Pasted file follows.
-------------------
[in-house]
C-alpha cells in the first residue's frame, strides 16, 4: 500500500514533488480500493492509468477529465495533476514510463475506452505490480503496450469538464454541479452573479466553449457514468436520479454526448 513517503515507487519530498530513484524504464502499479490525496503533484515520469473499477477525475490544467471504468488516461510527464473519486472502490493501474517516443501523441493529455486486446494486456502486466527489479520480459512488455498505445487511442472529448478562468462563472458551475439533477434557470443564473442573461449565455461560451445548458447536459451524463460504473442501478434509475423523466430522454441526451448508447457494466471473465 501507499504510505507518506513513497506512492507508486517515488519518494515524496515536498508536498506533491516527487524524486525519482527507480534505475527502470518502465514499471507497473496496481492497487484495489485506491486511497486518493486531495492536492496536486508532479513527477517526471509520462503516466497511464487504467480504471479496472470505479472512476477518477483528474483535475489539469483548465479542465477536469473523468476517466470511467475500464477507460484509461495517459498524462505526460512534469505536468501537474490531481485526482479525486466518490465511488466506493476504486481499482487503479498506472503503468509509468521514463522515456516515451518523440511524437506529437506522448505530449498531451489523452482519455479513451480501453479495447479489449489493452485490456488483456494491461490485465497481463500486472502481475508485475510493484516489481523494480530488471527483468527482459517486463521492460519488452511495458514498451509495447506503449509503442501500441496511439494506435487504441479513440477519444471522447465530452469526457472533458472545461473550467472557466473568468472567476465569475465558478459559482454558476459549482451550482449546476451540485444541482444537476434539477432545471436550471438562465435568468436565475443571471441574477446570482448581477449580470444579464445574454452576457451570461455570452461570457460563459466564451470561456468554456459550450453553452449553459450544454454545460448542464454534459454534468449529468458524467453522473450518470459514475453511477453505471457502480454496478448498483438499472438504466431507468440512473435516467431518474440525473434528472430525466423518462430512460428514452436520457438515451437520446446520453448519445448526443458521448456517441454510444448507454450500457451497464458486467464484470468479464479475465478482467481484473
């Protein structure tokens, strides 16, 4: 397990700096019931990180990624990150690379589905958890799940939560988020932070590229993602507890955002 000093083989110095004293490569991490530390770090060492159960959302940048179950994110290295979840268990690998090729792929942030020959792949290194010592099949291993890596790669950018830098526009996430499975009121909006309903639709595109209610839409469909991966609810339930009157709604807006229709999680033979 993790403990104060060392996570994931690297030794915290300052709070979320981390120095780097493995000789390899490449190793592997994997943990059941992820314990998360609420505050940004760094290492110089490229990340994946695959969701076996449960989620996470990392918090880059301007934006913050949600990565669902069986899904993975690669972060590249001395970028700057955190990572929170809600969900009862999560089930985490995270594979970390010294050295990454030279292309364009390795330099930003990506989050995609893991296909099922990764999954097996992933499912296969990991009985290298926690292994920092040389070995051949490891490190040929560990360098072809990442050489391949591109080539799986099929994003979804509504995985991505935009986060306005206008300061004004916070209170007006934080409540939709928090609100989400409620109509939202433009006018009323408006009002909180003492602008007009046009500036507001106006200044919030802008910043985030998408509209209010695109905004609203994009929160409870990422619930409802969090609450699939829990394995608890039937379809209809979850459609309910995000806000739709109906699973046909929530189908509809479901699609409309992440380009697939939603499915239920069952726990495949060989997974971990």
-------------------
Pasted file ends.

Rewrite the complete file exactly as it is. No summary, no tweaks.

[in-house]
C-alpha cells in the first residue's frame, strides 16, 4: 500500500514533488480500493492509468477529465495533476514510463475506452505490480503496450469538464454541479452573479466553449457514468436520479454526448 513517503515507487519530498530513484524504464502499479490525496503533484515520469473499477477525475490544467471504468488516461510527464473519486472502490493501474517516443501523441493529455486486446494486456502486466527489479520480459512488455498505445487511442472529448478562468462563472458551475439533477434557470443564473442573461449565455461560451445548458447536459451524463460504473442501478434509475423523466430522454441526451448508447457494466471473465 501507499504510505507518506513513497506512492507508486517515488519518494515524496515536498508536498506533491516527487524524486525519482527507480534505475527502470518502465514499471507497473496496481492497487484495489485506491486511497486518493486531495492536492496536486508532479513527477517526471509520462503516466497511464487504467480504471479496472470505479472512476477518477483528474483535475489539469483548465479542465477536469473523468476517466470511467475500464477507460484509461495517459498524462505526460512534469505536468501537474490531481485526482479525486466518490465511488466506493476504486481499482487503479498506472503503468509509468521514463522515456516515451518523440511524437506529437506522448505530449498531451489523452482519455479513451480501453479495447479489449489493452485490456488483456494491461490485465497481463500486472502481475508485475510493484516489481523494480530488471527483468527482459517486463521492460519488452511495458514498451509495447506503449509503442501500441496511439494506435487504441479513440477519444471522447465530452469526457472533458472545461473550467472557466473568468472567476465569475465558478459559482454558476459549482451550482449546476451540485444541482444537476434539477432545471436550471438562465435568468436565475443571471441574477446570482448581477449580470444579464445574454452576457451570461455570452461570457460563459466564451470561456468554456459550450453553452449553459450544454454545460448542464454534459454534468449529468458524467453522473450518470459514475453511477453505471457502480454496478448498483438499472438504466431507468440512473435516467431518474440525473434528472430525466423518462430512460428514452436520457438515451437520446446520453448519445448526443458521448456517441454510444448507454450500457451497464458486467464484470468479464479475465478482467481484473
């Protein structure tokens, strides 16, 4: 397990700096019931990180990624990150690379589905958890799940939560988020932070590229993602507890955002 000093083989110095004293490569991490530390770090060492159960959302940048179950994110290295979840268990690998090729792929942030020959792949290194010592099949291993890596790669950018830098526009996430499975009121909006309903639709595109209610839409469909991966609810339930009157709604807006229709999680033979 993790403990104060060392996570994931690297030794915290300052709070979320981390120095780097493995000789390899490449190793592997994997943990059941992820314990998360609420505050940004760094290492110089490229990340994946695959969701076996449960989620996470990392918090880059301007934006913050949600990565669902069986899904993975690669972060590249001395970028700057955190990572929170809600969900009862999560089930985490995270594979970390010294050295990454030279292309364009390795330099930003990506989050995609893991296909099922990764999954097996992933499912296969990991009985290298926690292994920092040389070995051949490891490190040929560990360098072809990442050489391949591109080539799986099929994003979804509504995985991505935009986060306005206008300061004004916070209170007006934080409540939709928090609100989400409620109509939202433009006018009323408006009002909180003492602008007009046009500036507001106006200044919030802008910043985030998408509209209010695109905004609203994009929160409870990422619930409802969090609450699939829990394995608890039937379809209809979850459609309910995000806000739709109906699973046909929530189908509809479901699609409309992440380009697939939603499915239920069952726990495949060989997974971990």